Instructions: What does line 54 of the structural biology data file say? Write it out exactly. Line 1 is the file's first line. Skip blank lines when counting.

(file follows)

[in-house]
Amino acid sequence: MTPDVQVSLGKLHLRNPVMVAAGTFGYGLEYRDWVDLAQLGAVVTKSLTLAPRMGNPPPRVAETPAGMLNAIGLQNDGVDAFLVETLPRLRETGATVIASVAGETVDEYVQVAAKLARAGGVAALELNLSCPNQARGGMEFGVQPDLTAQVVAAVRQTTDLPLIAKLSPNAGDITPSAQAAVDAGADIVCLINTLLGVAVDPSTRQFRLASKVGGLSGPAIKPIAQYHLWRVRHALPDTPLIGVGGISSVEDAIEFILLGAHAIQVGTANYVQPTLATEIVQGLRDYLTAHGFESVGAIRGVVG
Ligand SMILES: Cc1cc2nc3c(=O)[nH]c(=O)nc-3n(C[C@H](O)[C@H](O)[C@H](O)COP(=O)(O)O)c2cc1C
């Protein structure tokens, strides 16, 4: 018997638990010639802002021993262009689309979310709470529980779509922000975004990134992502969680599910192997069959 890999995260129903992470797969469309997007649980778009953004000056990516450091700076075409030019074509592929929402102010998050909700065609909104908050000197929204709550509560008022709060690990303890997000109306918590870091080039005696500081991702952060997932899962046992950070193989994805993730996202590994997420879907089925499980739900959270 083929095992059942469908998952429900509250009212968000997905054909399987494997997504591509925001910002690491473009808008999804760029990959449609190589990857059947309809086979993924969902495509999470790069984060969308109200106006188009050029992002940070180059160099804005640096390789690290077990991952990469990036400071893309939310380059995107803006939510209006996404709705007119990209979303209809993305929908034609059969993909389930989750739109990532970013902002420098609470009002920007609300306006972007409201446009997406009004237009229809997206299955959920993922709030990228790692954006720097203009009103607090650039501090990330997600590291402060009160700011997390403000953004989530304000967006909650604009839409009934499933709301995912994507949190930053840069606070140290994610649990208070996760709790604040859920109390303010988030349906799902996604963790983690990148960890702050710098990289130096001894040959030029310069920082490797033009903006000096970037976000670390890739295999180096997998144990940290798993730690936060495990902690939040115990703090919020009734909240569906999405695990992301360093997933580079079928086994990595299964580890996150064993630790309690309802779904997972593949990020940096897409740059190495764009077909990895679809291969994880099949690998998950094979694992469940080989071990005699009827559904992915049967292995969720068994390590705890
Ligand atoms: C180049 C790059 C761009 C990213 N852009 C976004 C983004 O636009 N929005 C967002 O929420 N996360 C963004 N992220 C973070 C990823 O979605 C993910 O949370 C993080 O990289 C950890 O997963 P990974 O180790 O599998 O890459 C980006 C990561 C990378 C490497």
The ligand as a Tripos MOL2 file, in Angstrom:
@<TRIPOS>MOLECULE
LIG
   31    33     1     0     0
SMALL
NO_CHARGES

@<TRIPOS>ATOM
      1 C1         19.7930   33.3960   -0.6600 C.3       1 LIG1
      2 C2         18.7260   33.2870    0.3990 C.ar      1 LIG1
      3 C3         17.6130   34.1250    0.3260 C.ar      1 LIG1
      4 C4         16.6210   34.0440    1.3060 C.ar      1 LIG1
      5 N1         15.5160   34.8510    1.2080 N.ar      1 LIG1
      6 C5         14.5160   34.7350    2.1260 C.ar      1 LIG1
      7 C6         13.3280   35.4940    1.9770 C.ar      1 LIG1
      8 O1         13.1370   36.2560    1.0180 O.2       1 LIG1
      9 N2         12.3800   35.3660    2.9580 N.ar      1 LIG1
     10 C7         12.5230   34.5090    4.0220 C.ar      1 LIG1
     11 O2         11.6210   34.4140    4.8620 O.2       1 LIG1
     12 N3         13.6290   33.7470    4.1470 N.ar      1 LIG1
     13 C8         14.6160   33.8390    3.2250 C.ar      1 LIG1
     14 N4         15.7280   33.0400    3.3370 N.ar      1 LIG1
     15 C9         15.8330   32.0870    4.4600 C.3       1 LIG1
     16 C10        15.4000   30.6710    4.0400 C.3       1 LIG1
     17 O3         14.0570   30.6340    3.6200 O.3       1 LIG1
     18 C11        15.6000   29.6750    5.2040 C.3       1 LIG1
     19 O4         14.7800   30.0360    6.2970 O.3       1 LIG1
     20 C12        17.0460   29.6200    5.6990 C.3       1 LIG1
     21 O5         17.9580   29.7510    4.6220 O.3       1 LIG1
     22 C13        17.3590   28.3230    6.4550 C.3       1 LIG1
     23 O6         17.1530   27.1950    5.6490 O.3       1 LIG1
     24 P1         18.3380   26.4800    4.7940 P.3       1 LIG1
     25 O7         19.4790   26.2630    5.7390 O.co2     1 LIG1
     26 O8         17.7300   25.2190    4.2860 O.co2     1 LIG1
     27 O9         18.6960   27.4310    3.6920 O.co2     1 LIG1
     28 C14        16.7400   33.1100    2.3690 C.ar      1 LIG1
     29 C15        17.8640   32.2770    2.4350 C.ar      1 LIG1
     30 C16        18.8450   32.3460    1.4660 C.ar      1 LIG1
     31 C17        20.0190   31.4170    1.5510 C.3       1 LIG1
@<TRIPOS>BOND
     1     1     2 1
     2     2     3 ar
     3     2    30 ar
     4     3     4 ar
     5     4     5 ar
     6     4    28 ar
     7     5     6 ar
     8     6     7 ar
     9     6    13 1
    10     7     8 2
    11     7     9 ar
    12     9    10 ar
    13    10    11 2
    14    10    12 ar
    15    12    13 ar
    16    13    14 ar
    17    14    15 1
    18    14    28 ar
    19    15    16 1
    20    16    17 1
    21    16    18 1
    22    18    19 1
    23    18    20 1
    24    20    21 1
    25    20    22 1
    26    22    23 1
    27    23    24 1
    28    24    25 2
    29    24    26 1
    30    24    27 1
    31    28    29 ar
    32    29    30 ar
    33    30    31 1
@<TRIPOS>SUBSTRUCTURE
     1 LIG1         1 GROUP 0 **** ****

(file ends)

    10     7     8 2